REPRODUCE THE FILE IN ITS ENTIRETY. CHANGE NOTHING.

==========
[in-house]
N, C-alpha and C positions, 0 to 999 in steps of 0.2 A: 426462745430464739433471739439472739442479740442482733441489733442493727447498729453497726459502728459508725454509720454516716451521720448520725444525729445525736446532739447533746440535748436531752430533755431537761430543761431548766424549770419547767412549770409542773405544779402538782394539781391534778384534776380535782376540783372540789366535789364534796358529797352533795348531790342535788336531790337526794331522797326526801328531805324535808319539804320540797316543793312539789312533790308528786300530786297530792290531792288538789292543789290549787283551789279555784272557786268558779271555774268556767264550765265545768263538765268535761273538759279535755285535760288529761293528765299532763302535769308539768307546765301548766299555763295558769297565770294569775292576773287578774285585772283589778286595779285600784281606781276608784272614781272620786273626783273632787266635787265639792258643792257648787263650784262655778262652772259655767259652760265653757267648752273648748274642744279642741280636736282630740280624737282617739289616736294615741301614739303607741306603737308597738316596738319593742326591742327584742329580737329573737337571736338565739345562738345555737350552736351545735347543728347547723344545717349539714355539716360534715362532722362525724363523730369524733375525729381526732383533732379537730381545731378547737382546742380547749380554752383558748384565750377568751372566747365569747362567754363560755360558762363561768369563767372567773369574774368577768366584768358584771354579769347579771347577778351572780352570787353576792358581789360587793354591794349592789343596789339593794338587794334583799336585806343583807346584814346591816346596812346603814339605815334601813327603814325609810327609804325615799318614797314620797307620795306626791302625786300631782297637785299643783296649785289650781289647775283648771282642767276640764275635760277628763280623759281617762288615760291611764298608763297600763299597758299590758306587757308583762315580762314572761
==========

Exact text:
[in-house]
N, C-alpha and C positions, 0 to 999 in steps of 0.2 A: 426462745430464739433471739439472739442479740442482733441489733442493727447498729453497726459502728459508725454509720454516716451521720448520725444525729445525736446532739447533746440535748436531752430533755431537761430543761431548766424549770419547767412549770409542773405544779402538782394539781391534778384534776380535782376540783372540789366535789364534796358529797352533795348531790342535788336531790337526794331522797326526801328531805324535808319539804320540797316543793312539789312533790308528786300530786297530792290531792288538789292543789290549787283551789279555784272557786268558779271555774268556767264550765265545768263538765268535761273538759279535755285535760288529761293528765299532763302535769308539768307546765301548766299555763295558769297565770294569775292576773287578774285585772283589778286595779285600784281606781276608784272614781272620786273626783273632787266635787265639792258643792257648787263650784262655778262652772259655767259652760265653757267648752273648748274642744279642741280636736282630740280624737282617739289616736294615741301614739303607741306603737308597738316596738319593742326591742327584742329580737329573737337571736338565739345562738345555737350552736351545735347543728347547723344545717349539714355539716360534715362532722362525724363523730369524733375525729381526732383533732379537730381545731378547737382546742380547749380554752383558748384565750377568751372566747365569747362567754363560755360558762363561768369563767372567773369574774368577768366584768358584771354579769347579771347577778351572780352570787353576792358581789360587793354591794349592789343596789339593794338587794334583799336585806343583807346584814346591816346596812346603814339605815334601813327603814325609810327609804325615799318614797314620797307620795306626791302625786300631782297637785299643783296649785289650781289647775283648771282642767276640764275635760277628763280623759281617762288615760291611764298608763297600763299597758299590758306587757308583762315580762314572761